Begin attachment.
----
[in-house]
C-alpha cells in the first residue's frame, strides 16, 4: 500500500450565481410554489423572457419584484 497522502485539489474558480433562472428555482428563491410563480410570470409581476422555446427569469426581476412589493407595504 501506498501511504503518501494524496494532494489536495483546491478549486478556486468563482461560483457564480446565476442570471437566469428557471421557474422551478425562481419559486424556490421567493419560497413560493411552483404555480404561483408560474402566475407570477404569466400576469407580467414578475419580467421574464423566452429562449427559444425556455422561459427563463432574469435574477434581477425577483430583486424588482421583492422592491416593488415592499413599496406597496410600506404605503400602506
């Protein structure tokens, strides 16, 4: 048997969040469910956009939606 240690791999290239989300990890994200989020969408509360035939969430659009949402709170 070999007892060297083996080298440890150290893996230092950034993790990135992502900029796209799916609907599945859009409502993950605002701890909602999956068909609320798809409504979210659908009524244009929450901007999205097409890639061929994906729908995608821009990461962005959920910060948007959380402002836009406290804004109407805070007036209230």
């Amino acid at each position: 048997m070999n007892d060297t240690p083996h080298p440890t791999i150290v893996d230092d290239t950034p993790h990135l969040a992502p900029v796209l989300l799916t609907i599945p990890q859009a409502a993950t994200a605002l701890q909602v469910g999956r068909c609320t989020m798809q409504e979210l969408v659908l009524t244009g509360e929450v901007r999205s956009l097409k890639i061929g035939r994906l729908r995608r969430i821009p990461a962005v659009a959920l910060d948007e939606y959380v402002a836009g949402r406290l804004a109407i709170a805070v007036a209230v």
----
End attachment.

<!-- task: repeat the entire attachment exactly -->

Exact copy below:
[in-house]
C-alpha cells in the first residue's frame, strides 16, 4: 500500500450565481410554489423572457419584484 497522502485539489474558480433562472428555482428563491410563480410570470409581476422555446427569469426581476412589493407595504 501506498501511504503518501494524496494532494489536495483546491478549486478556486468563482461560483457564480446565476442570471437566469428557471421557474422551478425562481419559486424556490421567493419560497413560493411552483404555480404561483408560474402566475407570477404569466400576469407580467414578475419580467421574464423566452429562449427559444425556455422561459427563463432574469435574477434581477425577483430583486424588482421583492422592491416593488415592499413599496406597496410600506404605503400602506
């Protein structure tokens, strides 16, 4: 048997969040469910956009939606 240690791999290239989300990890994200989020969408509360035939969430659009949402709170 070999007892060297083996080298440890150290893996230092950034993790990135992502900029796209799916609907599945859009409502993950605002701890909602999956068909609320798809409504979210659908009524244009929450901007999205097409890639061929994906729908995608821009990461962005959920910060948007959380402002836009406290804004109407805070007036209230």
């Amino acid at each position: 048997m070999n007892d060297t240690p083996h080298p440890t791999i150290v893996d230092d290239t950034p993790h990135l969040a992502p900029v796209l989300l799916t609907i599945p990890q859009a409502a993950t994200a605002l701890q909602v469910g999956r068909c609320t989020m798809q409504e979210l969408v659908l009524t244009g509360e929450v901007r999205s956009l097409k890639i061929g035939r994906l729908r995608r969430i821009p990461a962005v659009a959920l910060d948007e939606y959380v402002a836009g949402r406290l804004a109407i709170a805070v007036a209230v």